We are talking about a hardware (and not software over hardware, as for example in some games on the SNES console) tile engine with multi-overlapping rectangular (rather than square, when the image of a tall object on the bottom line of the tile overlaps 1-3 lines of tiles higher in the plane) tiles and without a full frame buffer - a maximum of a double linear buffer.

I suppose that it was possible in some of the arcade machines of the heyday of 2D - but my erudition is not enough.

For example, a typical tilemap with tiles, conditionally, 16 by 32 pixels

Perhaps, due to the complexity of the implementation, such systems simply did not make sense or rested on some kind of hardware bottleneck? And then the (V)RAM fell in price ...

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    That does not seem to be different from pure 2D sprites: so 2D engines, either blitter-like or hardware-sprites-like could be applied with the success. The order of output could be (easily?) determined by the CPU.
    – lvd
    Commented Mar 20, 2020 at 18:23
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    The Neo Geo at least, and I assume a lot of its contemporaries in the arcade, doesn't have a tile map, it can just do a large number of large sprites. I guess that'd qualify?
    – Tommy
    Commented Mar 20, 2020 at 19:27
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    And the implementation isn't really that complex - as lvd has said, either just use drawing order, or use one color as transparency. And as the implementation is simple and can also very simply be done in software, I guess the case for having specialized expensive hardware for it just isn't that strong ...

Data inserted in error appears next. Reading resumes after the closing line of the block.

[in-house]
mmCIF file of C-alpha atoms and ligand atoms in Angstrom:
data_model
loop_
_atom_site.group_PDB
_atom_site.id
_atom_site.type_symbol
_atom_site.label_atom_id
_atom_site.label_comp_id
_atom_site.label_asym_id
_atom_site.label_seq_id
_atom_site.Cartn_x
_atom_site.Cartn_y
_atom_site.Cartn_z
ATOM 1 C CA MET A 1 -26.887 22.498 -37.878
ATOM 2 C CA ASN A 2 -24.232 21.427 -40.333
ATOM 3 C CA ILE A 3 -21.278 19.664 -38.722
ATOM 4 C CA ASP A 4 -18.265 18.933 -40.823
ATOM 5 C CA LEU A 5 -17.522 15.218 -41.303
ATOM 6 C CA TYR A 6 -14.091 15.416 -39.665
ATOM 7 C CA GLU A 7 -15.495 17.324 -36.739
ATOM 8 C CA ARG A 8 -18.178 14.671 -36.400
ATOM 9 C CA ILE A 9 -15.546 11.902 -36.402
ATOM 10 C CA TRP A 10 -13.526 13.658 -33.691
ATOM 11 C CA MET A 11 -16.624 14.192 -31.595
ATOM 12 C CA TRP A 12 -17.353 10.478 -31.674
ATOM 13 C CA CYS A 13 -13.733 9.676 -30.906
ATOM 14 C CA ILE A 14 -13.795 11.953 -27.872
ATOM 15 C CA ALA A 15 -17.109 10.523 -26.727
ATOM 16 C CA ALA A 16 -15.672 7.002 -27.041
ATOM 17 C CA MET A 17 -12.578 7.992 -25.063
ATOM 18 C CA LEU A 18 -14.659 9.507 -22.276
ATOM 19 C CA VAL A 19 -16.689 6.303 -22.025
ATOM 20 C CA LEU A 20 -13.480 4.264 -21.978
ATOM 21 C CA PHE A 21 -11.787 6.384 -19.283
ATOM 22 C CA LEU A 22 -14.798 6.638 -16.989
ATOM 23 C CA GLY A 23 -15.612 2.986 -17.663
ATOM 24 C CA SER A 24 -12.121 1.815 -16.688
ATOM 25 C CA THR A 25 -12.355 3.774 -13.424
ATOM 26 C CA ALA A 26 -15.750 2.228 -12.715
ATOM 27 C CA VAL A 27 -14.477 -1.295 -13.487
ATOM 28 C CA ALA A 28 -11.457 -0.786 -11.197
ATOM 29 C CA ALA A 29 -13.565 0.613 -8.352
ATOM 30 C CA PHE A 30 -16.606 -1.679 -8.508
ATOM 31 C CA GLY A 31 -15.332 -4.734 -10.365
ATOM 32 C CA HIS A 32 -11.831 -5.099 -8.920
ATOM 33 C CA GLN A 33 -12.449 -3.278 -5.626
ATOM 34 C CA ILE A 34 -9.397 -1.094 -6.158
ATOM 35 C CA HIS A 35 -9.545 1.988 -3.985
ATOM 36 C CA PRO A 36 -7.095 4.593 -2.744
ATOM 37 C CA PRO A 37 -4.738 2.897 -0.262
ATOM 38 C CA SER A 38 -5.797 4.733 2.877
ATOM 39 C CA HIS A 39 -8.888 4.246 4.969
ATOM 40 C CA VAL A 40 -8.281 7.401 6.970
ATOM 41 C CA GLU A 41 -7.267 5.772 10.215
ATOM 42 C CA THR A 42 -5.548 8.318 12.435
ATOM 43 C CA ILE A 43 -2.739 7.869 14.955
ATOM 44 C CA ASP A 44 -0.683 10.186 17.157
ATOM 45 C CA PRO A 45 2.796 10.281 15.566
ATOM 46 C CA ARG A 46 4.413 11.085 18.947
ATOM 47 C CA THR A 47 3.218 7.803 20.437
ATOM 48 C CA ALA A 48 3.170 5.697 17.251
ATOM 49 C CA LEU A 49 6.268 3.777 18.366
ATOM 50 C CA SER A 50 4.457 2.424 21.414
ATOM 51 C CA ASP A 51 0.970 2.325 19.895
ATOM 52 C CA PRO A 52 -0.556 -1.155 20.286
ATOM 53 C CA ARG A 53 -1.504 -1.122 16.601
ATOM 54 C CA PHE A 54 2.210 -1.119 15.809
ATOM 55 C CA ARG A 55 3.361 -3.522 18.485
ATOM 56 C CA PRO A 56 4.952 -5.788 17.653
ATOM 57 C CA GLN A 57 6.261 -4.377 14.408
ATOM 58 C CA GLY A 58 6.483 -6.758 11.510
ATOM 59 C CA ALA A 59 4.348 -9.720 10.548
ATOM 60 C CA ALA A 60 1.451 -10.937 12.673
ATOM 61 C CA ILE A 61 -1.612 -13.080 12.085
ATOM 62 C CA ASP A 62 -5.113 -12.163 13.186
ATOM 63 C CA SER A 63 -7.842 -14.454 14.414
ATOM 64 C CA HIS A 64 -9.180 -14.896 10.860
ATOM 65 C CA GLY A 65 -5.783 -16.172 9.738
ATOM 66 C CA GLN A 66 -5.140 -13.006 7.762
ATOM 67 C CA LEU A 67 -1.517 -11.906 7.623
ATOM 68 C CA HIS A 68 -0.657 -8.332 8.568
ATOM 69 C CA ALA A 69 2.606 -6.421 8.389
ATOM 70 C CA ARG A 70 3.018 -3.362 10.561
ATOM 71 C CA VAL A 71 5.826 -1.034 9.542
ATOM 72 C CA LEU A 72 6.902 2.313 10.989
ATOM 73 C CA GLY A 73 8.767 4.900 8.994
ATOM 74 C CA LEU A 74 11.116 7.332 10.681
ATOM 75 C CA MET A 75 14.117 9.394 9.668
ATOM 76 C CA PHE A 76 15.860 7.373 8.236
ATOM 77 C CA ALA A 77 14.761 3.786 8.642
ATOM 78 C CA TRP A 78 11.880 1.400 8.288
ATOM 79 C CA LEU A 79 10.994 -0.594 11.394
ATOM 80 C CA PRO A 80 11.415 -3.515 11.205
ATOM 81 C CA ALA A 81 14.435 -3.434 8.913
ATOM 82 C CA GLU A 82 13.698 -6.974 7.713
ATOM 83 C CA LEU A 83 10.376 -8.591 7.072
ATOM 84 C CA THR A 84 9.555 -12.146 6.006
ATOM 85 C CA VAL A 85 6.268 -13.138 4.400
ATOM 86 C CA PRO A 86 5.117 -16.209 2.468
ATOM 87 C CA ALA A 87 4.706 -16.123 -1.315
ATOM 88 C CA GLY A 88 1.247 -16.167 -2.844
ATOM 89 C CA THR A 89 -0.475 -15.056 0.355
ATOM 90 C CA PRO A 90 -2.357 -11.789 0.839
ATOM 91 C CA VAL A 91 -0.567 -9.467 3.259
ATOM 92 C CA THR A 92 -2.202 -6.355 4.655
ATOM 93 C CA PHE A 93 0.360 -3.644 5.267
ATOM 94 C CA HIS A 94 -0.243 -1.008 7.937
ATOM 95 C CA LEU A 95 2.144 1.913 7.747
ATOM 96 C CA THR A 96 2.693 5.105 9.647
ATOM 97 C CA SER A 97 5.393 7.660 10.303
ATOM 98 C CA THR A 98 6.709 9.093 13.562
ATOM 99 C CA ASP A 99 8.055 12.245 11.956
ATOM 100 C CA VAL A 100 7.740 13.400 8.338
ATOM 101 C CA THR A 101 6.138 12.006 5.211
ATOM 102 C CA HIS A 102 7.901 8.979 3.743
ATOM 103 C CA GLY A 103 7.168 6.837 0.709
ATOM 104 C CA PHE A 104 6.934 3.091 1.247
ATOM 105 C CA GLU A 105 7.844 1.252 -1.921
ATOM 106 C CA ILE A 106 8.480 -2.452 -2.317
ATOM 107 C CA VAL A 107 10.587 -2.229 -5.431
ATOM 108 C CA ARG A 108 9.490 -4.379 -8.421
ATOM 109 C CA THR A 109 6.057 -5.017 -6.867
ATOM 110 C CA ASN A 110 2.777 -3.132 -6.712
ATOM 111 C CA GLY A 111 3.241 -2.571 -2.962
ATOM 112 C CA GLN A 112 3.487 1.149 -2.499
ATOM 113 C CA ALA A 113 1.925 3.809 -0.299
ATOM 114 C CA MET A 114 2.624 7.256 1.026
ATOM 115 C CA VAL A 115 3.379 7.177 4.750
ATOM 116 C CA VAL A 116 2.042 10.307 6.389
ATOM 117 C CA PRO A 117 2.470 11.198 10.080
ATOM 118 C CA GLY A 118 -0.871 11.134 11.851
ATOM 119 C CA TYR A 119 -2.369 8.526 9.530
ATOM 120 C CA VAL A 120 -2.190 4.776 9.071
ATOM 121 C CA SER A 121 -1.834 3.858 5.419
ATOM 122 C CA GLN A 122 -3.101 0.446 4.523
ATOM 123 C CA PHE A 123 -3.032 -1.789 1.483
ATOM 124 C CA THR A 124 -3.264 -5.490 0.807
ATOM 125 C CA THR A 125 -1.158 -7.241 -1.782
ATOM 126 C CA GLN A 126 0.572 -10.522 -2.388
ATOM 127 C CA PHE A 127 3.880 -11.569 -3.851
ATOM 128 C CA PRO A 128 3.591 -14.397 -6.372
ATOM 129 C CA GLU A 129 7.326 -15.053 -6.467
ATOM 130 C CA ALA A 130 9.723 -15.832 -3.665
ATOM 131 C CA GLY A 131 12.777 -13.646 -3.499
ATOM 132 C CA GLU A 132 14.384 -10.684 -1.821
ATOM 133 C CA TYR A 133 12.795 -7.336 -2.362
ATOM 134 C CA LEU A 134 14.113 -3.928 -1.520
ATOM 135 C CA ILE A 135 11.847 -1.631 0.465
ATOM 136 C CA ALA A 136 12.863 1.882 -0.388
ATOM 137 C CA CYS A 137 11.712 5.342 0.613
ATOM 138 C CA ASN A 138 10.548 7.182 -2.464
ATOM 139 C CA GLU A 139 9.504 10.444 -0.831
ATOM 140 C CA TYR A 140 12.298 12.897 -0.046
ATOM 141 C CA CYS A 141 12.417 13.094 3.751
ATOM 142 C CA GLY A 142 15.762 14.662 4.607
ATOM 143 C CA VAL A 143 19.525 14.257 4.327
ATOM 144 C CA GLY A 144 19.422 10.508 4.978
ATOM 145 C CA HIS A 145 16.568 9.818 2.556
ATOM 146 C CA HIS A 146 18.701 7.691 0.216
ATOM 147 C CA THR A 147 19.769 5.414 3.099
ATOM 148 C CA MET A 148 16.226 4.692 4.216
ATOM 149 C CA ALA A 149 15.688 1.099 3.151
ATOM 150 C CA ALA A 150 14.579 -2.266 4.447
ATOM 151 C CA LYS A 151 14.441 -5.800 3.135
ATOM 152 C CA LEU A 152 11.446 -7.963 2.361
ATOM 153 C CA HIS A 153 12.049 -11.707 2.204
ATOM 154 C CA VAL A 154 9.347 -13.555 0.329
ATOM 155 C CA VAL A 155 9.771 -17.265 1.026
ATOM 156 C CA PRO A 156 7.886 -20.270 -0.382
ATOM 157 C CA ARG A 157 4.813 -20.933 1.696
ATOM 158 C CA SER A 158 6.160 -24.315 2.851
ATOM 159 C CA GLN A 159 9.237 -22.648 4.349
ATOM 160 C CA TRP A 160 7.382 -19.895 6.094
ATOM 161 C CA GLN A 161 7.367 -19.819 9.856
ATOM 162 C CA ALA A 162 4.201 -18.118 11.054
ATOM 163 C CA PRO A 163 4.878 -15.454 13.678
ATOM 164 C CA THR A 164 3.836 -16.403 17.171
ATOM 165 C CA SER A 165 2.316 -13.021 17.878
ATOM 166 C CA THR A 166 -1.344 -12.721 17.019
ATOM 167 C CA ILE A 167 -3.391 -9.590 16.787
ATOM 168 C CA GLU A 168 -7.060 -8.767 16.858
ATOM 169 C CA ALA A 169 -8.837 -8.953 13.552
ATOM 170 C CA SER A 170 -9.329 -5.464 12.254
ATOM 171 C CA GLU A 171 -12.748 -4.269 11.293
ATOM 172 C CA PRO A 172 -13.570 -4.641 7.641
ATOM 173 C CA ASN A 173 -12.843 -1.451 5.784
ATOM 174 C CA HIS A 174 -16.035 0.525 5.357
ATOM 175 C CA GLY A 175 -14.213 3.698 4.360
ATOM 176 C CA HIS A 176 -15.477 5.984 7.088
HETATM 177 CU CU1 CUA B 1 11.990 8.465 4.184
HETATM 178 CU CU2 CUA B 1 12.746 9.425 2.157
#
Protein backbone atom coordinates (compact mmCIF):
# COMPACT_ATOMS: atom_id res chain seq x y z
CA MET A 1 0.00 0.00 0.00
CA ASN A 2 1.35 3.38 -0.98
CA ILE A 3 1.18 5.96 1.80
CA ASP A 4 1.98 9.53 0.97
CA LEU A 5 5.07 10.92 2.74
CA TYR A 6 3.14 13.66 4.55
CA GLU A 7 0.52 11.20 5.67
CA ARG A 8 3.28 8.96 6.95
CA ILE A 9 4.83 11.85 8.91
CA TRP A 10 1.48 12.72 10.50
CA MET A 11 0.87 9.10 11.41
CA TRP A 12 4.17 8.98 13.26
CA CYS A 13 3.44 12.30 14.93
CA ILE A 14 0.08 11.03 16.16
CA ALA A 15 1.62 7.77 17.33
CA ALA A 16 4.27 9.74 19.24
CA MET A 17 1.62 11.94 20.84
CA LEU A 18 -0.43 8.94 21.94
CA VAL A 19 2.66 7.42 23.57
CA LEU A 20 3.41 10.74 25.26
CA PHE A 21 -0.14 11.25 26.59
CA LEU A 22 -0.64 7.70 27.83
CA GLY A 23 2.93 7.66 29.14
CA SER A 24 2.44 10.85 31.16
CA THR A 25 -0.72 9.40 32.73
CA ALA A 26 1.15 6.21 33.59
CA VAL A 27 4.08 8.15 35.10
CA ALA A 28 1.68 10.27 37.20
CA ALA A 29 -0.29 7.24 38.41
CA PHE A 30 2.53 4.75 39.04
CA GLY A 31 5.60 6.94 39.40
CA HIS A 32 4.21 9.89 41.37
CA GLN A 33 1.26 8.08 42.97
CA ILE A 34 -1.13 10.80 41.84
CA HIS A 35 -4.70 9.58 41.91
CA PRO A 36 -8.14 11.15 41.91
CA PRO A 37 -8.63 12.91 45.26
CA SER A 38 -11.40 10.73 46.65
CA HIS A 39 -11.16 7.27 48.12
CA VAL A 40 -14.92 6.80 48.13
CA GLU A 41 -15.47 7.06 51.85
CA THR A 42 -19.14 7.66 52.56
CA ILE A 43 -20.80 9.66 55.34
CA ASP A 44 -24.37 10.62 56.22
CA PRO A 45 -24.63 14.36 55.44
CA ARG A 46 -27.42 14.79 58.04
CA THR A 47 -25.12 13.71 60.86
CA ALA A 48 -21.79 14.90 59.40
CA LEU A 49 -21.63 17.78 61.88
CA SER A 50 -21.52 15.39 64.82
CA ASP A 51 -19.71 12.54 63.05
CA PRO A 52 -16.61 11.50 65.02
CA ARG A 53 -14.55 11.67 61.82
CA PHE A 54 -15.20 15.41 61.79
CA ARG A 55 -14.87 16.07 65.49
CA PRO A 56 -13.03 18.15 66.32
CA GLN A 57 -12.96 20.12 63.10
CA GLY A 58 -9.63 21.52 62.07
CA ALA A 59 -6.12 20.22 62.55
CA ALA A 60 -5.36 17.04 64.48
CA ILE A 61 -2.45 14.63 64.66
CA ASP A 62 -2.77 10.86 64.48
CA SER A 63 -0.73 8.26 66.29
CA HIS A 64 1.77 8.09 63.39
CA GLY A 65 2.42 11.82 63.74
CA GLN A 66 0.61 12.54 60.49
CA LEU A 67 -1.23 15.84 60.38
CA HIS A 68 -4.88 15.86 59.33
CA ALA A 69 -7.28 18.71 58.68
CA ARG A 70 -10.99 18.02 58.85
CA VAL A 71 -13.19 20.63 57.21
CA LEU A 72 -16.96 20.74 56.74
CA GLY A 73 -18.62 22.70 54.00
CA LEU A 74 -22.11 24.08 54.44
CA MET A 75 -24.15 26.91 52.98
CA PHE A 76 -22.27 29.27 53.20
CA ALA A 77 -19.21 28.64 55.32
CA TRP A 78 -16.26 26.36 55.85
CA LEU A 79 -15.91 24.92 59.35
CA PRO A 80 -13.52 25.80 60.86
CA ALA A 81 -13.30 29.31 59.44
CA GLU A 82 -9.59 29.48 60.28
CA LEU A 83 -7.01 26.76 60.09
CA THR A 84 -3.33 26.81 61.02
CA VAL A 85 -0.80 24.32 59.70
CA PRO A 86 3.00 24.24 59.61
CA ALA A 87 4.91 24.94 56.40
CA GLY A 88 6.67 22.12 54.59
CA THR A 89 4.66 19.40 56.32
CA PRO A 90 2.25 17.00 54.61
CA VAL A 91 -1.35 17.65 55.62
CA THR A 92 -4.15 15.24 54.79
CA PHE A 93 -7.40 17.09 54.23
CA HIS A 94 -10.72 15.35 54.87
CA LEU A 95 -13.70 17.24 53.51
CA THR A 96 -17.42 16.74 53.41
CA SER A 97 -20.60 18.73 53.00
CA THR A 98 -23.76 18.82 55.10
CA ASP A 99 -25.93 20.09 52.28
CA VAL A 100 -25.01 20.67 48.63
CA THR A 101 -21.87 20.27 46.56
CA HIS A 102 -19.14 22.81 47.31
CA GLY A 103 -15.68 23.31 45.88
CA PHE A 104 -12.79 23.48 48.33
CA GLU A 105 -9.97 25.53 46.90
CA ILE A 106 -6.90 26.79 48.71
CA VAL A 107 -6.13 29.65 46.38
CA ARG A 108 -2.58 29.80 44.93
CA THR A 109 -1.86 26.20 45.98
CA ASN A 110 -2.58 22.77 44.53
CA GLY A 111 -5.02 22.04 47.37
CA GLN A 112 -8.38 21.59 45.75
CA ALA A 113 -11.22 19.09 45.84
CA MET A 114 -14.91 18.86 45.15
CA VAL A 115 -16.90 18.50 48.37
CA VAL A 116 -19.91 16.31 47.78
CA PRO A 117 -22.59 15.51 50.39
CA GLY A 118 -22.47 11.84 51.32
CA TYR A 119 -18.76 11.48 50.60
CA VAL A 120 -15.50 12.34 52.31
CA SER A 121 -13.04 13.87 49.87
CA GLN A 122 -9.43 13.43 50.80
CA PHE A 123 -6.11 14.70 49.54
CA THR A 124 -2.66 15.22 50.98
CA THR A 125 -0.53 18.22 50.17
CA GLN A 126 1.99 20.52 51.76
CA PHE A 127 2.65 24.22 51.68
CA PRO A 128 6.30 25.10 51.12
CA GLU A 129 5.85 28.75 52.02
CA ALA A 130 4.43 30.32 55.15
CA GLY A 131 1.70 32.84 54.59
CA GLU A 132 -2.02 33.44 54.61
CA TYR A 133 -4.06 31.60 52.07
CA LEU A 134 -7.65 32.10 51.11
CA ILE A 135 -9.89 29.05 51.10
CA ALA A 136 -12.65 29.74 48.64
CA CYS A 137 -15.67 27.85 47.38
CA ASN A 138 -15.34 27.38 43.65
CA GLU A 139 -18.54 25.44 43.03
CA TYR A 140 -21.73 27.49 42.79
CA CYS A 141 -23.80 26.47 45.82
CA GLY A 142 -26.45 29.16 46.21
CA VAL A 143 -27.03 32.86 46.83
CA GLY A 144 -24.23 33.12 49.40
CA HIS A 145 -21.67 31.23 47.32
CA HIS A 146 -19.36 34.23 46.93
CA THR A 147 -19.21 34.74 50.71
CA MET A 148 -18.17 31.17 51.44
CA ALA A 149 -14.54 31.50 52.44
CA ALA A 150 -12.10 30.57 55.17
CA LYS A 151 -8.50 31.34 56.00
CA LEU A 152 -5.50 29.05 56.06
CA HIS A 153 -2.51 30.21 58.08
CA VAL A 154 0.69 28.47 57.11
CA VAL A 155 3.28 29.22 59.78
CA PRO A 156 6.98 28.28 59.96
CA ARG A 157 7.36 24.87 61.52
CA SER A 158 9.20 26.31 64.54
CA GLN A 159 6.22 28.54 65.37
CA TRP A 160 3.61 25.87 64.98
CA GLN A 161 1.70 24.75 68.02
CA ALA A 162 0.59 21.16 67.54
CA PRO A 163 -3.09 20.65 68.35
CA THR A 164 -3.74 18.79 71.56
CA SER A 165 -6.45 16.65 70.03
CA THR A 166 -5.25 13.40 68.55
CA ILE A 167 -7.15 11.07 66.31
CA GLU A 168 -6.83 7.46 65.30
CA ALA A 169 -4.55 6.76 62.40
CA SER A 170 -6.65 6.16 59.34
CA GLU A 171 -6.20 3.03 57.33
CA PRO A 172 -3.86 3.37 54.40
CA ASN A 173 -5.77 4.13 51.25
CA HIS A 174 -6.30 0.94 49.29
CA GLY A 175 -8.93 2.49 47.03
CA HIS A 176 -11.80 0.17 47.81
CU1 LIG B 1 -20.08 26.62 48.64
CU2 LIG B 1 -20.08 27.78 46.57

– dirkt
    Commented Mar 20, 2020 at 19:35
  • heh the tileset brings up memories see SO/SE: 2D isometric editor for more comprehensive and repaired set. The engine itself is just rendering of sprites which is no different to sprite engines supported for 2D games so HW implementations exists its just not dedicated only for isometrics... SW implementation is also not that hard the linked QA has a demo and also link to another QA with its source code in C++ if you wanna inspect/disect/learn...
    – Spektre
    Commented Apr 8, 2020 at 13:55

1 Answer 1


is it possible

Yes, but what would it add to a 2D sprite/blitter with masking (aka transparency) ? Basically those are tiles.

Some sophisticated hardware could have some notion of priority between those tiles to choose which one to display "on top" of the others. And maybe handle collisions (only useful between field objects). That would be an improvement. But that would require to invent a new 3D coordinate system

But now, think of a console/hardware where most of the games would have to be isometric to benefit that feature?

2D tiles/sprites/blitter objects are much more generalist and can do isometric without problems. With software, "just" code efficient algorithms for priority display and you're done (I know that the priority/collision routines for Cadaver (68k) are pretty well optimized, but they only apply to objects, not walls).

Even 8 bit machines had isometric games (Speccy had a lot of good ones) and 16 bit machines (Atari/Amiga) also had their share. Some examples exist in arcade games (Marble Madness, Paperboy, Escape from planet of Robot monsters, all using "classic" tiling system) but they are quite rare in arcade form. Isometric games are mostly action/adventure, more popular on generalist computers than on consoles.

So the benefit of a dedicated hardware to do isometric games is dubious.

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